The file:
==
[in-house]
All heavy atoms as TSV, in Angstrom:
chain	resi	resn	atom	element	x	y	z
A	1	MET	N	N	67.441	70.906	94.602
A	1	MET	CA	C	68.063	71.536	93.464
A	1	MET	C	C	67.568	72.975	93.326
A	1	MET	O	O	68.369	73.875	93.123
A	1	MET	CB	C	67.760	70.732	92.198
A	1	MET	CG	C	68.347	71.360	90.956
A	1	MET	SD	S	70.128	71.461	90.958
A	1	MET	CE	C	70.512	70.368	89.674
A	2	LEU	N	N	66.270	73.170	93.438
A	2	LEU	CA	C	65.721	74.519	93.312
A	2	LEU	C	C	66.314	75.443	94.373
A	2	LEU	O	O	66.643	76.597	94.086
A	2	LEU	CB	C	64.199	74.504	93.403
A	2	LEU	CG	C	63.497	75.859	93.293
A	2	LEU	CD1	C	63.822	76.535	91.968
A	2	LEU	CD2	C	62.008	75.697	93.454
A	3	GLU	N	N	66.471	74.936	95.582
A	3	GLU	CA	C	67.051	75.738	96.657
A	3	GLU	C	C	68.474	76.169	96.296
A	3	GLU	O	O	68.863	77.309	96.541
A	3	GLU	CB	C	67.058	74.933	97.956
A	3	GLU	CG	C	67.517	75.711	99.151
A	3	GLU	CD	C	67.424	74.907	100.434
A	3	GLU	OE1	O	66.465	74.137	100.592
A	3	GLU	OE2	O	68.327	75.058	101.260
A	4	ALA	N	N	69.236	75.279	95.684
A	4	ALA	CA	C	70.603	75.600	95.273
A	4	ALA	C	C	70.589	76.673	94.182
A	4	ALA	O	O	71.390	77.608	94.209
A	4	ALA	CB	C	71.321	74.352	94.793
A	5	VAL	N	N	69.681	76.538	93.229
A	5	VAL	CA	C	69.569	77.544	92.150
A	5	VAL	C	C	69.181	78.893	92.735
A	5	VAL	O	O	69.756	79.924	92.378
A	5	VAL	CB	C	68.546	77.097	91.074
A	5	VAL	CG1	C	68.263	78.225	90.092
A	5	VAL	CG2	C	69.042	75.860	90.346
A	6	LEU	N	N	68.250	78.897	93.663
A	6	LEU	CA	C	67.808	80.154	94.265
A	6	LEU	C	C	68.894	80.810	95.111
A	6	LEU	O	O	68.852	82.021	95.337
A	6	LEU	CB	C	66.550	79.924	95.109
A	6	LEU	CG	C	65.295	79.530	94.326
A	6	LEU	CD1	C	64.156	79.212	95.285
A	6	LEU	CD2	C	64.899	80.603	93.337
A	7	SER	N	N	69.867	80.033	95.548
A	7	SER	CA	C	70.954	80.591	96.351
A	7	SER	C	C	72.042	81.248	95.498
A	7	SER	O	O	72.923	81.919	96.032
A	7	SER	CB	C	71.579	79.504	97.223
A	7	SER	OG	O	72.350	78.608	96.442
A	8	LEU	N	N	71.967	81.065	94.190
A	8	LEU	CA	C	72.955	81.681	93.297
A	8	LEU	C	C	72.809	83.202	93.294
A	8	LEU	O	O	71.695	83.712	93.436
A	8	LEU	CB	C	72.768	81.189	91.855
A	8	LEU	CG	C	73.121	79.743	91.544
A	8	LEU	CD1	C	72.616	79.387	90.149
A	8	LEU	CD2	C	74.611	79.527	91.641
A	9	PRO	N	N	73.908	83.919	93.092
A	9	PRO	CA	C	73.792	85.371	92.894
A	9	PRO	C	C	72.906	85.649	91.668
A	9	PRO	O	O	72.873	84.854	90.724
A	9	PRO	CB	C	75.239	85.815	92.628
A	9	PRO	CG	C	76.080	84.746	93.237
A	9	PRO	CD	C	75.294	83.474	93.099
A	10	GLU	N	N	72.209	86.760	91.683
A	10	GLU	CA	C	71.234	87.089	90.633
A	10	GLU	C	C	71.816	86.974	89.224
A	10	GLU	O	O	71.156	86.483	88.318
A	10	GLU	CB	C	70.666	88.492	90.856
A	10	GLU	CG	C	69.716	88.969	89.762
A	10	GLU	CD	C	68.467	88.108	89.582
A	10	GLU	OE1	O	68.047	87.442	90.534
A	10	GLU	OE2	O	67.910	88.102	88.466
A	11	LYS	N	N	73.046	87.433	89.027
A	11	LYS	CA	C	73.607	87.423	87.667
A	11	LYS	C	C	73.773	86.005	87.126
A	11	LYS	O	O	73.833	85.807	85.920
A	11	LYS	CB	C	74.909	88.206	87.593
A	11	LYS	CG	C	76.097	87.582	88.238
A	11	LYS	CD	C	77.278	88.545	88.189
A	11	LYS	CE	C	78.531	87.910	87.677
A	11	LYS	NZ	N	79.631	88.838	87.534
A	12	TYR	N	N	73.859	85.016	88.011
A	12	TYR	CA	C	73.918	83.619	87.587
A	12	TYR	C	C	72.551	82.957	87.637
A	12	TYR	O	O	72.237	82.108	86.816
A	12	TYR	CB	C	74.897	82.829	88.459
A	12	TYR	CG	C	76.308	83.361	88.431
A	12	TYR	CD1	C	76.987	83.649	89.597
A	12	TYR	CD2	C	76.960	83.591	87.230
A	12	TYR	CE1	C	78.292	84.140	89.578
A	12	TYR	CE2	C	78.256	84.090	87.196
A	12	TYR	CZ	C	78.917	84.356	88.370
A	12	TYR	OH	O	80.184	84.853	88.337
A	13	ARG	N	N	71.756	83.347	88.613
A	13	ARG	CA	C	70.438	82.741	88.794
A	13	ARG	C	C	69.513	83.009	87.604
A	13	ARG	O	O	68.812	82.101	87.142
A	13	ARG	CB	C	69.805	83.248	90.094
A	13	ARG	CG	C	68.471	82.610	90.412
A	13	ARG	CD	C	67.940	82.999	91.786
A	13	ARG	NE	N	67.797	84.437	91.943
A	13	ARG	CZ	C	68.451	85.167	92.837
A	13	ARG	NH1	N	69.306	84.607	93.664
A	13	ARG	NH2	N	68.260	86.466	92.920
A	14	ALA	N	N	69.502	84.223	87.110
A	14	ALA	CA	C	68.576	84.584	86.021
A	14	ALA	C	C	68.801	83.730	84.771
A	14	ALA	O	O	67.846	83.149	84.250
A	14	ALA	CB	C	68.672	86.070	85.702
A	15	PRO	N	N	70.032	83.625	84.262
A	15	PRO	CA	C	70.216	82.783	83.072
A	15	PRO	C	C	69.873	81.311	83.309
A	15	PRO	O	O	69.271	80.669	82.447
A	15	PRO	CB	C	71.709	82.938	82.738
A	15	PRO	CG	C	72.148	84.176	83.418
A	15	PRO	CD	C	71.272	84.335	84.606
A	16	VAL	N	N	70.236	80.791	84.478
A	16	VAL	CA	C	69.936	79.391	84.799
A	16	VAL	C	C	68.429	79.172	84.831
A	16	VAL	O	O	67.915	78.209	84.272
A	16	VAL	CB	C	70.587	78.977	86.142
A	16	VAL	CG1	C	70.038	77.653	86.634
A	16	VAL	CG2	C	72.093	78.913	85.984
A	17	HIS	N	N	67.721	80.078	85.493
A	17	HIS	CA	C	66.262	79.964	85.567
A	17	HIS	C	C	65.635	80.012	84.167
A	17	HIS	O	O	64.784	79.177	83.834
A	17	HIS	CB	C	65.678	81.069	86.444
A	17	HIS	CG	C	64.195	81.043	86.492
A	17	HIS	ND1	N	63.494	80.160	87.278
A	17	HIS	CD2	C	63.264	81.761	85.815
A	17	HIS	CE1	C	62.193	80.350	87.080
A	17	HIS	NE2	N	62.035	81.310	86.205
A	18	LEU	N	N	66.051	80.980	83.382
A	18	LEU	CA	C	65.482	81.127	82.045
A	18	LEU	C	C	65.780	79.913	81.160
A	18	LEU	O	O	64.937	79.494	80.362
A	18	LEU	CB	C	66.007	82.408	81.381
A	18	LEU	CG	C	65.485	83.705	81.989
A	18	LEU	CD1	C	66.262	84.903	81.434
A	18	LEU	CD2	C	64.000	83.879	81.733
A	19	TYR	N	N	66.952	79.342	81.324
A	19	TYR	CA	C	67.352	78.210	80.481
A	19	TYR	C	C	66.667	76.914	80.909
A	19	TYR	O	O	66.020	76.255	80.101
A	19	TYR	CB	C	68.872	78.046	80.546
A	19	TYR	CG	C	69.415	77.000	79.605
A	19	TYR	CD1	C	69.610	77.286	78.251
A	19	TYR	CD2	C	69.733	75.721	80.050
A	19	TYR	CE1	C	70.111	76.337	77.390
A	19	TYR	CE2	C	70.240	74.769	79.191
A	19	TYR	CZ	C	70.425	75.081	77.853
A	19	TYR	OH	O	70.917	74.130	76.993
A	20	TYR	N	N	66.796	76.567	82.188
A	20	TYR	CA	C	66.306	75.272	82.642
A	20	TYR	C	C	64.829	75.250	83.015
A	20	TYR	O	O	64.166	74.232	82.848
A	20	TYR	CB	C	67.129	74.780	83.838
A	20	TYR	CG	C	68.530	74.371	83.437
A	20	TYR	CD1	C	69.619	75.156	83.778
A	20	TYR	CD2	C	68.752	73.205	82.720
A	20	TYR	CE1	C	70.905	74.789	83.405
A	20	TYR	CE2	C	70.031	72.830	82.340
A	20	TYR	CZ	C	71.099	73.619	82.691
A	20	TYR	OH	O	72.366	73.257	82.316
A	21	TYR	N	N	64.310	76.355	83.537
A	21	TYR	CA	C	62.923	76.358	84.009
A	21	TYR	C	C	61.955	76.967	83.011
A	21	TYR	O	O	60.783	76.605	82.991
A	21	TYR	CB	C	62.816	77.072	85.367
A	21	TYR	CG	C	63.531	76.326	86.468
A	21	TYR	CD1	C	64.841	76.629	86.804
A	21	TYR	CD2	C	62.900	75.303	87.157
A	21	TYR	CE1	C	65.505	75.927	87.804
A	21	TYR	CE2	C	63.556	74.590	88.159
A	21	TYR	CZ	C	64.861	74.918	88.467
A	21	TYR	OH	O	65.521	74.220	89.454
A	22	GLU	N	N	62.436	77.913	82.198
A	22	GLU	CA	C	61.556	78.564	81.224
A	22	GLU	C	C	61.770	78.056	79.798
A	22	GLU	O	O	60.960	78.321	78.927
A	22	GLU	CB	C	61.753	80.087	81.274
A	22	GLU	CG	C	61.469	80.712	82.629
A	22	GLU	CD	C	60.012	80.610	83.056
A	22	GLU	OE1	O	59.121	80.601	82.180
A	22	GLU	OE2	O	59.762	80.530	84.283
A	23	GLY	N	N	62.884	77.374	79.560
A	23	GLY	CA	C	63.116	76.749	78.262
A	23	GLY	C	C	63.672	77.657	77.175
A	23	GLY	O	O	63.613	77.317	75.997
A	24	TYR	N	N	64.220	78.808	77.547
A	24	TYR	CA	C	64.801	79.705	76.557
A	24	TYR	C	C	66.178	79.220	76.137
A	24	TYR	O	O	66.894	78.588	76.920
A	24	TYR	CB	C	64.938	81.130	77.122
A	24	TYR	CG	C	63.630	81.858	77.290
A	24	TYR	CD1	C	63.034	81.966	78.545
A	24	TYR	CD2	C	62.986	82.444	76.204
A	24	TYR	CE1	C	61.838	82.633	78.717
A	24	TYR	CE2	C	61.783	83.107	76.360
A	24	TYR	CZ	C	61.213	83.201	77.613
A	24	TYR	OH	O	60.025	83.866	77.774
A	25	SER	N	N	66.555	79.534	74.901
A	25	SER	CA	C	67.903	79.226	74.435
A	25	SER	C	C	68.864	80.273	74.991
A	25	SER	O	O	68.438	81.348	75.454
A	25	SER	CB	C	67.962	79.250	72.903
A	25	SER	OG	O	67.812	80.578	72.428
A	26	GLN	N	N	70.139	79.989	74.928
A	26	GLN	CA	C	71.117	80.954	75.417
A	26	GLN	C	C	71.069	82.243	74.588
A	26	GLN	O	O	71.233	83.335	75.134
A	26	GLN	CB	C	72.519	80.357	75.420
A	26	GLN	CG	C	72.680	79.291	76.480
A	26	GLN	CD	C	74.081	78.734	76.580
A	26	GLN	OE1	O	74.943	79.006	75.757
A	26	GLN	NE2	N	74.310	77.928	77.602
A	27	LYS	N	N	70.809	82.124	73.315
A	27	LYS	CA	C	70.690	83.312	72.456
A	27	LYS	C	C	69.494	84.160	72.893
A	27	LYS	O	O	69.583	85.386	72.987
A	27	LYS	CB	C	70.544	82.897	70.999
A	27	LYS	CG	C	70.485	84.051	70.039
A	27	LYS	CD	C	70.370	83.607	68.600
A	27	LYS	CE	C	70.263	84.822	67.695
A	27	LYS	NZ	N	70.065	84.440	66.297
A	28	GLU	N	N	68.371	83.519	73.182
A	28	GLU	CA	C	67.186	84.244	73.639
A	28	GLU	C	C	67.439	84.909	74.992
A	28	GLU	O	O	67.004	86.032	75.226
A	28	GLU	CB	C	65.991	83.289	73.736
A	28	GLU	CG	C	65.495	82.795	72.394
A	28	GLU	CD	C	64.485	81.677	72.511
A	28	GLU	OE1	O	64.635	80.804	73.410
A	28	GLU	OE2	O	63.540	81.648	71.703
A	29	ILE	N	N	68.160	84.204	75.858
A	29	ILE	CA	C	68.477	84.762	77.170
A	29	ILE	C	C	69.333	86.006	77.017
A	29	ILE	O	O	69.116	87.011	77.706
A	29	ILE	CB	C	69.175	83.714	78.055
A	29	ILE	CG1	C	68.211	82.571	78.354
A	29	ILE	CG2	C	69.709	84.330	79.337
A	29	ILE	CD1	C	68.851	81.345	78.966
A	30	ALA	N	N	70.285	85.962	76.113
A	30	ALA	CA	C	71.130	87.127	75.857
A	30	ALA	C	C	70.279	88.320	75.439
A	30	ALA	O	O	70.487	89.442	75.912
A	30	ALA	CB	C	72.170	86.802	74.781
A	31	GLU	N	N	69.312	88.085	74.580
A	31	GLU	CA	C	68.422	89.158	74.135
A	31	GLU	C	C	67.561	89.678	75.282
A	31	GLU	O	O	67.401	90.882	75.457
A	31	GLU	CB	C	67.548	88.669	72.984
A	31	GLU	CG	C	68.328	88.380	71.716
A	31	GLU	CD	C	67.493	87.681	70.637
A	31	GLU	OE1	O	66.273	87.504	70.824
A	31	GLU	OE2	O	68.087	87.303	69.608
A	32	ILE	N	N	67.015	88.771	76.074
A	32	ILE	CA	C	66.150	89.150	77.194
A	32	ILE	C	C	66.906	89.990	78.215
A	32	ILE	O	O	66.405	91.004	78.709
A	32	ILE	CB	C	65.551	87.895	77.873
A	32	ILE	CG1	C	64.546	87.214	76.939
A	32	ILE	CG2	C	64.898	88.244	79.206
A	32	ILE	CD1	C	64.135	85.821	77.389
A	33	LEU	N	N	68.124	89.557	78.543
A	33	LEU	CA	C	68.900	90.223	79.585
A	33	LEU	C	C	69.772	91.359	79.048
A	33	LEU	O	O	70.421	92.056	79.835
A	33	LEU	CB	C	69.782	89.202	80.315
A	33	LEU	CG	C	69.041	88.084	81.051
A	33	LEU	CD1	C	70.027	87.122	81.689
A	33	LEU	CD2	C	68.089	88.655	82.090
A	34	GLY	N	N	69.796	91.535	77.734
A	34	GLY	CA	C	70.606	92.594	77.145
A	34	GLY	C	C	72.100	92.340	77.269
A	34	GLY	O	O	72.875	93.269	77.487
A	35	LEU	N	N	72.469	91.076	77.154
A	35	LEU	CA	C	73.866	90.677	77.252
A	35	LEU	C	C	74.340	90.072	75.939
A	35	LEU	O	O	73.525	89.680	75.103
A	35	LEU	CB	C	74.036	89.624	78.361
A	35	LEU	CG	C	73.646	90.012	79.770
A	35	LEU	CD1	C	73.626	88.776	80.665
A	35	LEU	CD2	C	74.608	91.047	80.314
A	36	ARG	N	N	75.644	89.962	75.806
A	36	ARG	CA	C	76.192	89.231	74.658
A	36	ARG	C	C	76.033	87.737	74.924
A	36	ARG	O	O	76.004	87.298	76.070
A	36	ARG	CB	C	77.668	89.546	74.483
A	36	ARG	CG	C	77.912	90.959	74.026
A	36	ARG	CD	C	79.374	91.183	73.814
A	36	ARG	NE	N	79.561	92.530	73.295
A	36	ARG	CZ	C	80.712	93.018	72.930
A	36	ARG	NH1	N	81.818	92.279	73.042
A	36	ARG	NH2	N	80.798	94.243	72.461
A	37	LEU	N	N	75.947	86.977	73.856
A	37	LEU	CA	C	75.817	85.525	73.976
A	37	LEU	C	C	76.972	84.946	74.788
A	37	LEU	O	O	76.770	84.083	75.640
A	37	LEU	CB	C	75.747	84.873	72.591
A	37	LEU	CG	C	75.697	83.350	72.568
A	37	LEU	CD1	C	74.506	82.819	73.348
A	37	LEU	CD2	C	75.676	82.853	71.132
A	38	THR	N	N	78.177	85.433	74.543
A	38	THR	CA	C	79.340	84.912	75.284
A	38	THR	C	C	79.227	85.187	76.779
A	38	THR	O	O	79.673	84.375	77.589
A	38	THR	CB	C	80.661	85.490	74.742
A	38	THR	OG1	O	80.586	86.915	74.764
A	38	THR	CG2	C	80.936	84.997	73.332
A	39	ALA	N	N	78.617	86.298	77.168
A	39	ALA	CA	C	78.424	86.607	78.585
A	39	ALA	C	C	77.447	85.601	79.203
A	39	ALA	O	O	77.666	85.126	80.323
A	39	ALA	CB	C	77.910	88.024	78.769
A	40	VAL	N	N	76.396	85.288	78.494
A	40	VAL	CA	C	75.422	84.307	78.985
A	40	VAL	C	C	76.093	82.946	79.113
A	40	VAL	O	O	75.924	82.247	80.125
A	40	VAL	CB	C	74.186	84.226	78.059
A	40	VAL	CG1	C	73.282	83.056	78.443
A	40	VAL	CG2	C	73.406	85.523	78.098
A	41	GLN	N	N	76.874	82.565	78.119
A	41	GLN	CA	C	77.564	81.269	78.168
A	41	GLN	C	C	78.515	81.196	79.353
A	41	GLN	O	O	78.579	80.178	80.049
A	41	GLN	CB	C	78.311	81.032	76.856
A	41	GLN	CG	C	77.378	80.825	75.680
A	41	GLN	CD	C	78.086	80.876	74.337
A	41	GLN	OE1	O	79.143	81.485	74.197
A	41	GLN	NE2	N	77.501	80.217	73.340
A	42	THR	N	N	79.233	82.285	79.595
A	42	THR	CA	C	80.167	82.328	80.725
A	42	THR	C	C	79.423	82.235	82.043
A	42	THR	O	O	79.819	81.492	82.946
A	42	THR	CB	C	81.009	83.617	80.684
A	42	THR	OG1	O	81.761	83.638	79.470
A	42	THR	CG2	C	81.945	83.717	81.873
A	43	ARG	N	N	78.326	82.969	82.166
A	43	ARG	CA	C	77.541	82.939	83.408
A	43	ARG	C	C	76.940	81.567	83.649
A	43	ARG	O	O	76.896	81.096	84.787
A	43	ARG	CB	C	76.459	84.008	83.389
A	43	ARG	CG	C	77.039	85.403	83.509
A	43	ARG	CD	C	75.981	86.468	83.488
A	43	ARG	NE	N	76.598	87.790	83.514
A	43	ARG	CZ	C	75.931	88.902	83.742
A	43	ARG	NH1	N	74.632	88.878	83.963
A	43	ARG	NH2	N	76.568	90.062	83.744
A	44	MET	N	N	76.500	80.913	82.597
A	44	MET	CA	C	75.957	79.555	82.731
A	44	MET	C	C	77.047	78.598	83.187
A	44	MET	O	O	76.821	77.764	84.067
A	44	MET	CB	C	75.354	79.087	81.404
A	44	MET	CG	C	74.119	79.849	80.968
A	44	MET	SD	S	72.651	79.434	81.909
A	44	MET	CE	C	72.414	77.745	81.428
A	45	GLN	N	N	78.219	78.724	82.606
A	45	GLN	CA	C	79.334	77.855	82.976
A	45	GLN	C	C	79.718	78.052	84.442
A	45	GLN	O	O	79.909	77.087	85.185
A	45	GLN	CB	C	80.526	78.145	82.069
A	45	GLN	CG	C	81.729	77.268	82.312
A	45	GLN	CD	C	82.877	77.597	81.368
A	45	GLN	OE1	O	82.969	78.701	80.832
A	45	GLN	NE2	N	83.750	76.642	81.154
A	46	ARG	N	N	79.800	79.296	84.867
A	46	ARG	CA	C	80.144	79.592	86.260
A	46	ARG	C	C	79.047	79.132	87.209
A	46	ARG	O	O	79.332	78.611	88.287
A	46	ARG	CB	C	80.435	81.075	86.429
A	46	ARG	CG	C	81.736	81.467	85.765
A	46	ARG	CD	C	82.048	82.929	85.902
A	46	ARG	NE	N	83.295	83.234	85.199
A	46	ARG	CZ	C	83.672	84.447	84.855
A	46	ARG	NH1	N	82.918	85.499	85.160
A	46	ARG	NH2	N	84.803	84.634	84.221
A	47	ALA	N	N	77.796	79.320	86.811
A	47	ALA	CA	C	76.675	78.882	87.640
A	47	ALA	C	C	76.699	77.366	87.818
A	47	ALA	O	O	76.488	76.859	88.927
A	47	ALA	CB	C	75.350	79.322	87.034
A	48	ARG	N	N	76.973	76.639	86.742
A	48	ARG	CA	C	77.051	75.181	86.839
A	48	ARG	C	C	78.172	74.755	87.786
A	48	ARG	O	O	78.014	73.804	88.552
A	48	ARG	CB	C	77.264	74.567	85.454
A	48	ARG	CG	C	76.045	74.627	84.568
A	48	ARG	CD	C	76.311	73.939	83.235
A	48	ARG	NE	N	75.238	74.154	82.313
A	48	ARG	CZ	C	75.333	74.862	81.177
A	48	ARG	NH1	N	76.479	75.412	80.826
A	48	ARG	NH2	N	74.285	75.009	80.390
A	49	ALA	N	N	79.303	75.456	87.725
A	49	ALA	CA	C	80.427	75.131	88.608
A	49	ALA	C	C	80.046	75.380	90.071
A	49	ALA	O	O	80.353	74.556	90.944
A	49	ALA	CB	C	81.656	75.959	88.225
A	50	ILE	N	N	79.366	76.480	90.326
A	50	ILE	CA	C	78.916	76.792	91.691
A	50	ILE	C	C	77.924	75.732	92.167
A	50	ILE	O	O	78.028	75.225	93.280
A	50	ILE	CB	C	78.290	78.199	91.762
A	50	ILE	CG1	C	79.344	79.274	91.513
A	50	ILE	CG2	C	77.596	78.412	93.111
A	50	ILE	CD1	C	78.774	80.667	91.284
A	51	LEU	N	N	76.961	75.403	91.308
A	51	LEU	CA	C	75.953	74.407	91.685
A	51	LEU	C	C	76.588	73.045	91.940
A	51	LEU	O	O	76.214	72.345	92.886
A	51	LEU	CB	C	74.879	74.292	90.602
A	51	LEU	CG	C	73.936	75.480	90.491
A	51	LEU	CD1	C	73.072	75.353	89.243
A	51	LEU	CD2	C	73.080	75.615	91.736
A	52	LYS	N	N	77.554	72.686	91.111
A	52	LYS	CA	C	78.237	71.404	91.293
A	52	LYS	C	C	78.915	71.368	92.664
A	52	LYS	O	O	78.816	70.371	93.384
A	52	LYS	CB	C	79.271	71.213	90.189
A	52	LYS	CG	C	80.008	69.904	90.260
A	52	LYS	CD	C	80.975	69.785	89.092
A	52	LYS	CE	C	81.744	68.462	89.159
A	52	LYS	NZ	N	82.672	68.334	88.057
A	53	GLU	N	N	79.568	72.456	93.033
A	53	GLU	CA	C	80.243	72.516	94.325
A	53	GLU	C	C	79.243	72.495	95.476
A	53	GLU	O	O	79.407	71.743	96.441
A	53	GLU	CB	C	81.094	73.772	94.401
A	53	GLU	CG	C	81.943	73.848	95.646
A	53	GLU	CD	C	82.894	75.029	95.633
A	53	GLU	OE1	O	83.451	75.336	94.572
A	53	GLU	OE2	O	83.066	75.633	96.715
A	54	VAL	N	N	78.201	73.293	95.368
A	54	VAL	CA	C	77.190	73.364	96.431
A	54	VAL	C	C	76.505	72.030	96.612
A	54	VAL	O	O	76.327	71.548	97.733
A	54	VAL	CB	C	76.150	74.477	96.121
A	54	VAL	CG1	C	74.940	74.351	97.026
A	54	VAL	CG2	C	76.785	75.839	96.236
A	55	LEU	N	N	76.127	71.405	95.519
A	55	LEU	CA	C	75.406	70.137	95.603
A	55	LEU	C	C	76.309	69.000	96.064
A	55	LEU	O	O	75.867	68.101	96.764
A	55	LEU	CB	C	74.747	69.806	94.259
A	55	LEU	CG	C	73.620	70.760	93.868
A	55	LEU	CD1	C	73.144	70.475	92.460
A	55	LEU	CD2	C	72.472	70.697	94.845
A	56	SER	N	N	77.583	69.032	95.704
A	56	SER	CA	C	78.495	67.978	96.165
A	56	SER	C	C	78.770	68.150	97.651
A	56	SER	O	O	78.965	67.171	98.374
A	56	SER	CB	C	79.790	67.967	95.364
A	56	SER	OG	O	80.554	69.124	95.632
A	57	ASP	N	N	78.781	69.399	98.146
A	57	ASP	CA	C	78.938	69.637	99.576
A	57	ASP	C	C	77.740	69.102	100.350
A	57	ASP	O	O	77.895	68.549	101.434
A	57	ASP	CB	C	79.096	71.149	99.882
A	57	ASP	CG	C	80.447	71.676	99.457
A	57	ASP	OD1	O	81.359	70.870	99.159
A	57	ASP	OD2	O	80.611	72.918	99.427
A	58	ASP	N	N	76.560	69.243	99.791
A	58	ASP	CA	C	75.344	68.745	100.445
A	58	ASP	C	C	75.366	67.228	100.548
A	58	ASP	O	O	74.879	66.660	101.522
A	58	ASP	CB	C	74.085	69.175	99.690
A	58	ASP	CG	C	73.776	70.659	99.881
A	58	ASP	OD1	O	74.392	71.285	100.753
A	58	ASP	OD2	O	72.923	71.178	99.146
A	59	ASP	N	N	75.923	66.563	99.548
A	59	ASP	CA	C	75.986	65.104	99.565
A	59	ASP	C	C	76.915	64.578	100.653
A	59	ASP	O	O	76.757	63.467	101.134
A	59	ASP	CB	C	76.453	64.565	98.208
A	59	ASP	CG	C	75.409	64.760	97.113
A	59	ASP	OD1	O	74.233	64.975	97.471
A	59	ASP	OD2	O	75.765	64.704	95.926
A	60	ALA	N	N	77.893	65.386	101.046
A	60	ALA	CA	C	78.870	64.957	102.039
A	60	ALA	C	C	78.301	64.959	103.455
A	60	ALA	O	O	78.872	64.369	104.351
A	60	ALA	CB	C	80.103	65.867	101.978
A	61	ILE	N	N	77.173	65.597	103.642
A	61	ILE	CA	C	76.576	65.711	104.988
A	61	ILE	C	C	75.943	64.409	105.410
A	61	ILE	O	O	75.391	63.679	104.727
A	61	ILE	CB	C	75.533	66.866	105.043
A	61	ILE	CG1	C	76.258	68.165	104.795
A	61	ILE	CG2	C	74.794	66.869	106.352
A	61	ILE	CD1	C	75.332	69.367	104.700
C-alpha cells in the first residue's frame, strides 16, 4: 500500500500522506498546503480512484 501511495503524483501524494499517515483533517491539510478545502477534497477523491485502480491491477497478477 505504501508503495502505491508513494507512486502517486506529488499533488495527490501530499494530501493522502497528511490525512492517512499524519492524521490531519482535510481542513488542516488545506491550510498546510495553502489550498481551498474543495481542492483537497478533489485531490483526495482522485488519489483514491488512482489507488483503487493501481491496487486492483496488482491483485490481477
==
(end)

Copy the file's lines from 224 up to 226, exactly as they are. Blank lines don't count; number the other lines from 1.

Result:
A	27	LYS	N	N	70.809	82.124	73.315
A	27	LYS	CA	C	70.690	83.312	72.456
A	27	LYS	C	C	69.494	84.160	72.893